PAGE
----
Activist & Pioneer Nurse
From Hero to Zero by Anne Clark RN
The World we live in changed dramatically in Canada in March when the COVID 19 virus was declared a national emergency. A travel advisory was issued by the Canadian Government and our border with the USA was closed later that month. People in Ontario were falling dangerously ill with the Virus in ever increasing numbers and then the Virus erupted amongst our most vulnerable elderly in LTC. The death toll was rising as the most vulnerable died in increasing numbers. Nurses were working without the proper Personal Protective Equipment, caring for the sick and dying at the cost of their own health and safety.
Amidst all this death and panic Nurses were hailed as “Heroes”
by the Ontario Government and the people of Ontario. They were hailed as such on the nightly news and by people gathering on balconies on their front porches to bang pots and pans and thank them every evening at 7 pm for their sacrifice. Nurses saved Ontario. Sadly the Nurses awake to grim reality with the Arbitration award delivered on the latest round of Collective Bargaining. The Government had passed Bill 124 which targeted them and denied them fair bargaining. Bill 124 imposed a 1% wage increase. So the Heroes who saved Ontario in its hour of need were worth a 1% raise?
This action imposed on them by the Government, galvanized the members of ONA as they have never been before. Nurses became politically active and took to the streets in protest, to inform the citizens of Ontario and the Government that they were not taking this slap in the face without fighting back. The Government also passed Bill 195 further stripping rights regarding hours of work and reassignment under the ONA Collective agreement. Nurses were again singled out to bear the brunt of the COVID crisis.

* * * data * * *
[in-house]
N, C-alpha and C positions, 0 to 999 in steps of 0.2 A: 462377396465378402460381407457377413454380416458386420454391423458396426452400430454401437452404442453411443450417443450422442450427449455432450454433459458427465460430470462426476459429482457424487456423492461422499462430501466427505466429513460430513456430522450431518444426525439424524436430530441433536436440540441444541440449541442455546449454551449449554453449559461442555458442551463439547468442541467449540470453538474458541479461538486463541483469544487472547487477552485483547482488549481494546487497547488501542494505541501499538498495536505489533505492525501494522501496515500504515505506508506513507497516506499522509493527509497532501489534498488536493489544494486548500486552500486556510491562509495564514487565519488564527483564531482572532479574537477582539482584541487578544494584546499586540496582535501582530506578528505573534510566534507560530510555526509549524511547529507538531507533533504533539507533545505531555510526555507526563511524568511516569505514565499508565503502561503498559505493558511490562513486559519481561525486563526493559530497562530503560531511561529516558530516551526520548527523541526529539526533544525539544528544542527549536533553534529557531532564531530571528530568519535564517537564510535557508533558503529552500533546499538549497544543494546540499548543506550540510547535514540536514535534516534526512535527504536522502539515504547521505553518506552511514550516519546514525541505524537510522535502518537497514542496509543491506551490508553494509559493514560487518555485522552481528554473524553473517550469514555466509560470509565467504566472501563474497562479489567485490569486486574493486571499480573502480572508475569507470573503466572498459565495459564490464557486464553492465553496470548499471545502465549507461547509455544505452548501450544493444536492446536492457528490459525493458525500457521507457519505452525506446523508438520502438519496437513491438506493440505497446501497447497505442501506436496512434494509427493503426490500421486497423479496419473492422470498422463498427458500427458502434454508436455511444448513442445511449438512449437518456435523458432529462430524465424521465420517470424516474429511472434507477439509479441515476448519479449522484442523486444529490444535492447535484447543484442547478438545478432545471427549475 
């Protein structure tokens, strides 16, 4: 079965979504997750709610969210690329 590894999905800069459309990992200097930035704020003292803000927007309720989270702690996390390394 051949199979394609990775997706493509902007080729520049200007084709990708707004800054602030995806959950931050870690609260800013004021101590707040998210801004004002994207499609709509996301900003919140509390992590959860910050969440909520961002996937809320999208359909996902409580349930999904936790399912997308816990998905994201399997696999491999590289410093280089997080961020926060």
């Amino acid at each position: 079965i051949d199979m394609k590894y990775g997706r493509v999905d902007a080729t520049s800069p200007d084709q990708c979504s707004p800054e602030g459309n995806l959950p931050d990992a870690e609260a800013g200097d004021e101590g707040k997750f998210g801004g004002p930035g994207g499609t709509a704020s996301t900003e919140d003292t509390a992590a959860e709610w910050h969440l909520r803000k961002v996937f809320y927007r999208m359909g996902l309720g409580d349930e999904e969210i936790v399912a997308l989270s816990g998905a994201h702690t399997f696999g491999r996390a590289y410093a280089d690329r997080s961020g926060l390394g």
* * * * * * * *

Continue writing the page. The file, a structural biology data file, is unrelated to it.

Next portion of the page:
We have held Rallies all over the Province and in Ottawa protesting outside a different Government Minister’s office every week. I have been proud to be part of these Rallies here in Ottawa. Heroes do not deserve this treatment. We will not forget this disrespect come the next election, nor will our families.
Who Is Florence Nightingale
- Activist and pioneer in Nursing
- Born in 1820 in Florence, Italy
- Established the first nursing school worldwide in London, England
- A mentor and role model in Nursing
- Author, systems thinker and pioneer public health reformer
Definitions On Health
Available upon request. We look forward to sharing it with you.
Definitions assist us to reflect and understand our nursing practices and ourselves. Take a look and submit your own definition on Health. What does it mean to you?
1. World Health Organization (WHO)
Health is a state of complete physical, mental and social well being and not merely the absence of disease or infirmity.
Health is not only to be well, but to be able to use well every power we have.
Health is a recognition of health limits and an ability to seek treatment with compliance towards a balance physically and mentally with optimal function.
Definition On Nursing
1. Virginia Henderson, Nurse Theorist, 1966
The unique function of the nurse is to assist the individual, sick or well, in the performance of those activities contributing to health or its recovery or to a peaceful death that he would perform unaided if he had the necessary strength, will or knowledge and to do this in such a way as to help him gain independence as rapidly as possible.
This definition has been adopted by the International Council of Nurses and distributed around the world.
The phrase “unusual kindness” is of a religious nature – Act 28.2, and covers Nightingale in reference historically. It makes you think how important it is to be kind to each other and patient as well. With the stresses upon us it is easy to snap and be unruly in how we communicate. Nurses are known for being caring but kind as well – most important at these times.
Did You Know?
Nightingale was well ahead of her time!
She had identified the correlation between the physical hospital environment and health outcomes of patients.
Her strong credentials in the use of statisticians saw her become the first woman inducted into the Royal Statistical Society in 1858 in the UK.
In Collaboration with Dr. Lynn McDonald Professor Emerita
Lynn is an author of several books on Nightingale-most recently; Florence Nightingale, Nursing, and Health Care Today and the Collected Works of Nightingale. She is also a climate activist, prison reformer and former Member of Parliament. You can connect with her for more information on Nightingale in Backgrounders at www.nightingalesociety.com. She is cofounder and current chair of The Nightingale Society and has been a great support and inspiration to us throughout the last year. We do connect with her and other nursing colleagues from California and Ohio on a regular basis- sharing ideas on how best to recognize and promote Nightingale.